Pure is all set to go live with its FlowSongs service so we thought it was about time we gave its flagship Flow model, the Pure Sensia, the Pocket-lint once over to see if it really is the game-changing radio device that it is talked up to be.
If you don't know the details regarding the Pure Sensia then let us entertain you first with details of its spec. It is a three-in-one radio - DAB, FM and internet - that also uses its Wi-Fi connection to offer some additional apps and services that you usually wouldn't associate with a radio. Pure likes to call the Sensia: "Radio for the Facebook generation".
So how does it live up to this tagline? Well, firstly to label it simply a radio seems a bit harsh. Sure, it can play radio from all over the world via its connection to Pure's Lounge internet radio menu, as well as the DAB and FM offerings, but it also has tablet like qualities as a result of its 5.7-inch, 640 x 480, TFT touchscreen.
These tablet qualities extend to a small array of apps that come built into the Sensia's software. The apps on board are Facebook, Twitter, Picasa and AccuWeather.
To set up the Facebook app you need to first register your Sensia with Facebook and get an access code in order to enable Facebook use. When this is done you'll be able to post updates as well as read your news feed and liking and disliking statuses. Twitter and Picasa are more straightforward - you simply have to log-in as you would on a PC. Apps can be played in the top right corner of the screen or you can go full screen with them.
Back to the radio capabilities the hook up with Pure's Lounge service means that you'll also get access to listen to Podcasts and Listen Again shows. You can manage your Podcast subscriptions as well as your favourite stations within the Lounge's website. You can add folders and download content directly from the Sensia, but you get far more organisation tools within the browser.
As well as radio, you can also stream your music (WMA, AAC, MP3 and MP2) and your pictures directly from your PC or home network. The Sensia doesn't play very nicely with Windows 7 when it comes to WMP streaming but the Flow Server software, which is available free, does the trick. The Sensia also has a line-in port for any other alternative audio device.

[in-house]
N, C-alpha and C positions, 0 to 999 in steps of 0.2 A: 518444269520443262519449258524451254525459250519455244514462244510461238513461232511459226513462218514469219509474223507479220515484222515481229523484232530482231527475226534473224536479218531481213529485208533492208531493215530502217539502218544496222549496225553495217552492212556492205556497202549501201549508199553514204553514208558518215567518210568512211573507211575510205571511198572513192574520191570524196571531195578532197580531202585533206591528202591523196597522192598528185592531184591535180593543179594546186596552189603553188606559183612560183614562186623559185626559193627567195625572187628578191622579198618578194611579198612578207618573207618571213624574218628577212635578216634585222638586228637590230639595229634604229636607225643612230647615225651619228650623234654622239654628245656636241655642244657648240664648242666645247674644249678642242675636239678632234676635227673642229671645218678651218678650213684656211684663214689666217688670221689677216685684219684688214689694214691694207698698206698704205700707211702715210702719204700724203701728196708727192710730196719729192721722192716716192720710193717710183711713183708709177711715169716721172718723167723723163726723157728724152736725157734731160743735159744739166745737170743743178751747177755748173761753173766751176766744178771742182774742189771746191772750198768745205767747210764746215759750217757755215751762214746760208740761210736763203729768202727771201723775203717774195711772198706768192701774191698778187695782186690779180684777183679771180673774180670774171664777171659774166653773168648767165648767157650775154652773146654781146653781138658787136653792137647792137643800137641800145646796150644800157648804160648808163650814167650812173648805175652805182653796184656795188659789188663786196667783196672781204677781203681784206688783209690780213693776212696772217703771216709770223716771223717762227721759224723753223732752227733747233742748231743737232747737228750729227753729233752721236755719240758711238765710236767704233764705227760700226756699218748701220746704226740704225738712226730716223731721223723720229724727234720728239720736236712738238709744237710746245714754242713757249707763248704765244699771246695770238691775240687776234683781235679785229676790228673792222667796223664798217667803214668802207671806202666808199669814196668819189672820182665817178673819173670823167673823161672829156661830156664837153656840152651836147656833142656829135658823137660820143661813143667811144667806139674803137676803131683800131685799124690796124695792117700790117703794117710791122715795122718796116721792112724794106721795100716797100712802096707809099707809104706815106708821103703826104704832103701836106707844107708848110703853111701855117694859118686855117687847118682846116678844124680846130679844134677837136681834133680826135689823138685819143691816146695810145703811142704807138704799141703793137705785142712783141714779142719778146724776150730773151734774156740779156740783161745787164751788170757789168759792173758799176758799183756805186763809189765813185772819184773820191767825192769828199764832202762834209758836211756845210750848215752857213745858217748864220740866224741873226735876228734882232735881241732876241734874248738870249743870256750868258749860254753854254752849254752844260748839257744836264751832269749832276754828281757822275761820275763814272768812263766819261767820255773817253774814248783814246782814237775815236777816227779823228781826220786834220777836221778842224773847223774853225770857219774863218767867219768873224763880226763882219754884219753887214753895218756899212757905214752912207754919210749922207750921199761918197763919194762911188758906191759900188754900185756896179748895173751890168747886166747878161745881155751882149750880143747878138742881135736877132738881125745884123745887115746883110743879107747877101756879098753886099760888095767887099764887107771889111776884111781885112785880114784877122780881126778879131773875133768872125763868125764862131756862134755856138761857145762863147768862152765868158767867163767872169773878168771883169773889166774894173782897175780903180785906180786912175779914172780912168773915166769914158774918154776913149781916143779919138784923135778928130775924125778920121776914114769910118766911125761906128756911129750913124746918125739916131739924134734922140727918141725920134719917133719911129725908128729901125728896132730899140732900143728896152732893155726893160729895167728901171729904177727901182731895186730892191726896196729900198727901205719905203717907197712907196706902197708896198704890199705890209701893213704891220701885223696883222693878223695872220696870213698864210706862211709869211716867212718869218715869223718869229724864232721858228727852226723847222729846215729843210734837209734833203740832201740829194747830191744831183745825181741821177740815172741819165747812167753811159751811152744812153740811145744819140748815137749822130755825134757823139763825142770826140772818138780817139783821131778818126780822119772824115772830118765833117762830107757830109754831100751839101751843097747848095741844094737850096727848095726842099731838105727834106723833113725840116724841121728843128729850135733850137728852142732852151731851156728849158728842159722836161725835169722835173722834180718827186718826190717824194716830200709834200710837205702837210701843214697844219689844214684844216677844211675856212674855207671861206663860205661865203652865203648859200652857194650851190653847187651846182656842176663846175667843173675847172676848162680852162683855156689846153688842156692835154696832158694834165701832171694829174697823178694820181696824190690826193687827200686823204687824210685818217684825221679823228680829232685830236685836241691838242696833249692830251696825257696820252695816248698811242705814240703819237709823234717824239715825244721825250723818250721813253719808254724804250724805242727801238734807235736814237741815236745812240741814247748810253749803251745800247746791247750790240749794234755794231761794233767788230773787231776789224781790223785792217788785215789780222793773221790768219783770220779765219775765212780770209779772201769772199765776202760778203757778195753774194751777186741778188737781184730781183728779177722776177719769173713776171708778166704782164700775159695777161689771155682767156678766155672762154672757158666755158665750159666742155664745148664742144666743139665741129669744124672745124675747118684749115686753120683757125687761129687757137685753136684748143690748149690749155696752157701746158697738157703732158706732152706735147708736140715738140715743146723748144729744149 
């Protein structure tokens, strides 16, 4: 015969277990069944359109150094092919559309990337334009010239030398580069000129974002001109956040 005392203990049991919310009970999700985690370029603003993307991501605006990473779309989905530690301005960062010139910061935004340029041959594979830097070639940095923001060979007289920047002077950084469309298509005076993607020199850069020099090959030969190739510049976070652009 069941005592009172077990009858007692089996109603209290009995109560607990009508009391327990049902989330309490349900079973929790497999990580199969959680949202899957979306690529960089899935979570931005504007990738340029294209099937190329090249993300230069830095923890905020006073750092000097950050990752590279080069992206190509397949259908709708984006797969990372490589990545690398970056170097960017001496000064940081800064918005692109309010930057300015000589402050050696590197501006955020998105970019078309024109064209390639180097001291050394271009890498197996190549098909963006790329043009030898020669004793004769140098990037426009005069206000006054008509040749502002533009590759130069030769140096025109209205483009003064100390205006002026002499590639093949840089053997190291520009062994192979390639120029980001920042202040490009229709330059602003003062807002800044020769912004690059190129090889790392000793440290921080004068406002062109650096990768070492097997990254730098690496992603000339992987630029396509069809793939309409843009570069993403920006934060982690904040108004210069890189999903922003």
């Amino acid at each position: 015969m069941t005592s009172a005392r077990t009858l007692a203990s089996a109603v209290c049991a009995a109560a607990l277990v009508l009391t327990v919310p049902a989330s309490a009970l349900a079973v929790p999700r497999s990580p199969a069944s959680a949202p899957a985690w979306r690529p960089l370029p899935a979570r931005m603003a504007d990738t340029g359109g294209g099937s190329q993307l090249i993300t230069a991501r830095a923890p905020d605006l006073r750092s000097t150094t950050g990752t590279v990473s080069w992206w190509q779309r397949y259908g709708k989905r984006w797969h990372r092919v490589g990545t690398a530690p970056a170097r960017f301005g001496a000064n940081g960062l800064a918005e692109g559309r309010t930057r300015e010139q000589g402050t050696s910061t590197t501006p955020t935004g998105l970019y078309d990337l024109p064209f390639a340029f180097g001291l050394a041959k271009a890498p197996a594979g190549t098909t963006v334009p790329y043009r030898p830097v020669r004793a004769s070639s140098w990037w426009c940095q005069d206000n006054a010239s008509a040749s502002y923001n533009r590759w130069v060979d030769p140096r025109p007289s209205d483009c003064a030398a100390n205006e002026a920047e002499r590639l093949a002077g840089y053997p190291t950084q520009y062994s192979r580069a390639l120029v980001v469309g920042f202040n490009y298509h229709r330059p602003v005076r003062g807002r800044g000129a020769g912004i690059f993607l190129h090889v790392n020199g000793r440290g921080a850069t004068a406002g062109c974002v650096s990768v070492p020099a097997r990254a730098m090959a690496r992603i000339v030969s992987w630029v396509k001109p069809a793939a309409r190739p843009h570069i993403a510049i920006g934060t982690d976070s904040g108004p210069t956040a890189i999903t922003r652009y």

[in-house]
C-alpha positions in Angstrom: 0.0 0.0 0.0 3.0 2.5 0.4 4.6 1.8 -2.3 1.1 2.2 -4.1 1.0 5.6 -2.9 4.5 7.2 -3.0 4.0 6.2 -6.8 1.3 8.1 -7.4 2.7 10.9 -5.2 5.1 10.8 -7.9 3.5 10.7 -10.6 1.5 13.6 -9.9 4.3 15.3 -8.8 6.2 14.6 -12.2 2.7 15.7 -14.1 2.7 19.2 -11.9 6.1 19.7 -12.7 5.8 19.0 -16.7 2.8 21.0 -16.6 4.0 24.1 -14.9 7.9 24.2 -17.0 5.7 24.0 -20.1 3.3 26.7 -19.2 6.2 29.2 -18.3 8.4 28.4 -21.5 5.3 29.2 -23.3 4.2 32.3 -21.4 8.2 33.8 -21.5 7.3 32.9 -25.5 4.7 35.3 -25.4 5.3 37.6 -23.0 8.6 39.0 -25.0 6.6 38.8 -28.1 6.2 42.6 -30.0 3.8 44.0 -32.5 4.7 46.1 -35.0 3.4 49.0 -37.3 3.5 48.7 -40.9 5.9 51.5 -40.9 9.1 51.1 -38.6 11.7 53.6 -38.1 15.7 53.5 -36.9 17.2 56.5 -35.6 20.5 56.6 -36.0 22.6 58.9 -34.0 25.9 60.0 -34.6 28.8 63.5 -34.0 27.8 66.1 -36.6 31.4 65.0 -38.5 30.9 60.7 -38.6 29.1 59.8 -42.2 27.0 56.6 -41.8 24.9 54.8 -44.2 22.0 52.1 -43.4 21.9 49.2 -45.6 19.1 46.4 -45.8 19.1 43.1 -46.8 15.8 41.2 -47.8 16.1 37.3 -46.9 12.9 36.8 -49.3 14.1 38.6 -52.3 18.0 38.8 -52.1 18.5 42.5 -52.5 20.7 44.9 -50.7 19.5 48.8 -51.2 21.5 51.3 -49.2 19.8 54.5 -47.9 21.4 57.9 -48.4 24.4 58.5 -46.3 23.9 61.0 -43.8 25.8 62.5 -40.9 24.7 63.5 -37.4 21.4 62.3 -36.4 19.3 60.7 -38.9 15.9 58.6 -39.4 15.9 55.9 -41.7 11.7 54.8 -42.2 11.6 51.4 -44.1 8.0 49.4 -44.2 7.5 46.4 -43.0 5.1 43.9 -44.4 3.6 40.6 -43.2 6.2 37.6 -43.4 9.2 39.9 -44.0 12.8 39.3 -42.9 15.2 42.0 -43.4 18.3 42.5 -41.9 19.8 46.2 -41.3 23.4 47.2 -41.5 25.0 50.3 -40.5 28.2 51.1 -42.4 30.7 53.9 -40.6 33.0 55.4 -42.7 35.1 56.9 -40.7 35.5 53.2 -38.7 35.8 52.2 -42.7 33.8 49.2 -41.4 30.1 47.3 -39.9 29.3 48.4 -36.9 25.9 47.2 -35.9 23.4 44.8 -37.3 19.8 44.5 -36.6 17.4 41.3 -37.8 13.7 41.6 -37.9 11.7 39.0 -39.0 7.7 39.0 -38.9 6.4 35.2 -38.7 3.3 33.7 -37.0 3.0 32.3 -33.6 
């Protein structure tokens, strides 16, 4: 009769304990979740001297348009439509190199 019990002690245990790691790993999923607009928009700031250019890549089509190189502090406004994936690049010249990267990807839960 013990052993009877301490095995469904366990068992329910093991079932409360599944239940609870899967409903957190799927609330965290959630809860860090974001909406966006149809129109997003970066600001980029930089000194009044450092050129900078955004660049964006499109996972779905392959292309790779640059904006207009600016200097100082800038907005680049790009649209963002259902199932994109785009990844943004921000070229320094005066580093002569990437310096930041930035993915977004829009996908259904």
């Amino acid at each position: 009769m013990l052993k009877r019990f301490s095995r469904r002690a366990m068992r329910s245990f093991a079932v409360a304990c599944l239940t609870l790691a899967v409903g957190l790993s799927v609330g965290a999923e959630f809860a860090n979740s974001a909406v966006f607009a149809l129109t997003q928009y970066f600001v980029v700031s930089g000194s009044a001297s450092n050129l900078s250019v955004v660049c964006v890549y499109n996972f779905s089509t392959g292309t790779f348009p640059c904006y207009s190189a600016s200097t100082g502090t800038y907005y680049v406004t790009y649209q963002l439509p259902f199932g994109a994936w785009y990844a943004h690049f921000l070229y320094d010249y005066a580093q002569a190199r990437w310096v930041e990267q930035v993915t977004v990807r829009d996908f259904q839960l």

The Sensia is loud for quite a small speaker device. In fact it has two 3-inch drive units with a total output of 30W RMS and it handles deep bass quite well. It's no audiophile grade speaker, but as a radio/iPod docking station for the kitchen or the bedroom it definitely does the job. With the Aux-in option you can also add a boost to the top volume setting, but this just seems to seriously distort the sound without giving it any real increase.
First impressions on build quality and design are that the Sensia resembles one of those 1970s TV sets that tried to appear futuristic. It looks a bit like a monitor from a low budget sci-fi film. But it is charming in its own, rugby ball shaped way despite the thick plasticy appearance.
The power button is a bit weird, it looks as if it could be pressed in, but really it is more of a sensor. It takes a while to get the hang of turning it on and off because of this. If you're not using the DAB or FM settings then you don't need to extend the captive telescopic aerial as the Wi-Fi antenna is built-in. If you do need to extend it to its fullest, it's a bit bulky, but then Pure would argue that it gives a strong reception. The RF remote control looks quite cheap and tacky although it seems to work well.
The touchscreen is okay. Just okay. It's nowhere near as responsive as an iPhone or a Nexus One for example, but it is no slouch either - although it does take a much firmer press than a smartphone.
We've said it before on Pocket-lint and we'll no doubt have to say it again - software isn't one of Pure's strong points. The whole Pure Sensia experience is kind of ruined by the back-end software that supports it. The Lounge is the only place where you can seriously configure your device's settings and the Lounge is, sadly, still a poor showing. If only the device could bypass the need to log on to this painful platform then the experience would be a much nicer one.
And again, the manuals that come with the device leave a lot to be desired. To get the Pure Sensia up and running to its full abilities then, you're going to have to do a lot of digging around online to see what's what as out of the box you're told pretty much diddly-squat.
Also, we experienced a problem updating the device to the latest software. An over-the-air update was offered but this crashed, causing the device to pause on a screen stating that it was "waiting for a USB update". A quick look on the web revealed that this is quite a common problem although Pure has published a workaround.
The only trouble is the USB update only works with Windows XP and the 32-bit versions of Windows Vista and 7. Now call us crazy, but surely a flagship device should support Windows 7 64-bit by now? We had to dust off an old laptop in order to get the Sensia out of its state of vegetation.
The Pure Sensia is, without doubt, a fantastic radio device that adds some nice extra features. But that's all it is - a radio device. The apps make it a bit more interesting than your average DAB radio but you're not going to want to spend a lot of time using the Facebook or Twitter apps - it's just not a very fluid interface.
The media server feature is nice, but we can't help but feel that Pure has missed a trick by not getting Spotify, Napster and the likes on board.
Our overall opinion on the Sensia is nice idea, but must try harder. We like the idea of a radio hub that could sit on the kitchen top and provide access to the web. But the Sensia feels like its web apps have been ham-fisted on board leaving a sour note to what is otherwise a fantastic internet/DAB radio device.